News sources and some readers of Ricardo Suárez and Henry Constantín have suffered exhaustive inspections of their equipment at airports.
Inalkis Rodríguez Lora, Yoe Súarez and Henry Constantín have suffered exhaustive inspections of their equipment at airports.
Jesús Jank Curbelo and Henry Constantín have received warnings.
The regime has prohibited from leaving the country Adrián del Sol, Iris Mariño, Sol García Basulto, Inalkis Rodríguez Lora, Isel Arango, Roberto de Jesús Quiñones Haces, Manuel Alejandro León, Osmel Ramírez, la diseñadora Rosalia Viñas, the webmaster Javier Valdés, Henry Constantín, Julio César Álvarez, Saimi Reyes, Ernesto Guerra, Eileen Sosin, Ailyn Martin, Marta Liset Sánchez and José Antonio Fornaris.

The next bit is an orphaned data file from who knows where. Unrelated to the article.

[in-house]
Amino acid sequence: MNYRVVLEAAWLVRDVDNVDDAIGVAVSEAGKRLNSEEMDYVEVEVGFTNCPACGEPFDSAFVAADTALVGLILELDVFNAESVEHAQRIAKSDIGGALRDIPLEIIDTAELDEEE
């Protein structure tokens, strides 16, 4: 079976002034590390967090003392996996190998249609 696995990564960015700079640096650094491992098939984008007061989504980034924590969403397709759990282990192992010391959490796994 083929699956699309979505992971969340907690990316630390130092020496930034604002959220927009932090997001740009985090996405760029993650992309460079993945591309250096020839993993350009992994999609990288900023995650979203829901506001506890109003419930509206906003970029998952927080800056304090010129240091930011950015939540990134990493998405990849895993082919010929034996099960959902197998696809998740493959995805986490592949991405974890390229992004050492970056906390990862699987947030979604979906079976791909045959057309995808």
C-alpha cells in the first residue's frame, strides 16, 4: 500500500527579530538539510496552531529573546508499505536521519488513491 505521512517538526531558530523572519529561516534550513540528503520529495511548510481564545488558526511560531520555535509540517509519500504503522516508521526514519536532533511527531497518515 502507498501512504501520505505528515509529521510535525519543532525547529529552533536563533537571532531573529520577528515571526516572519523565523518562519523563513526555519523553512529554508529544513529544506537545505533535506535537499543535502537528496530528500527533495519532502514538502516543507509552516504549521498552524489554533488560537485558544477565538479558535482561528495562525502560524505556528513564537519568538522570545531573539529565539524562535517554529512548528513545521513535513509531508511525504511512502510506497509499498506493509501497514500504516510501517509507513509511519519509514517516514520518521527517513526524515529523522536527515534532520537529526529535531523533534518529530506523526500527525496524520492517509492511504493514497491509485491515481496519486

In addition, forbidden to enter the country was American journalist Michael Lavers, and Claudia Ordoñez of the Article 19 organization was forced to leave the country.
Websites 14ymedio, Cubanet, Diario de Cuba, Martinoticias, El Estornudo, El Toque, ADN Cuba and Cuba te Cuenta have been blocked. The websites of the IAPA, Gabo Foundation, Amnesty International, Change.org and more than 20 others continue to be blocked.
Facebook is the most widespread and most difficult to control by the authorities, however some independent news media continue to encounter obstacles when enters through the pages of companies that are located in the country.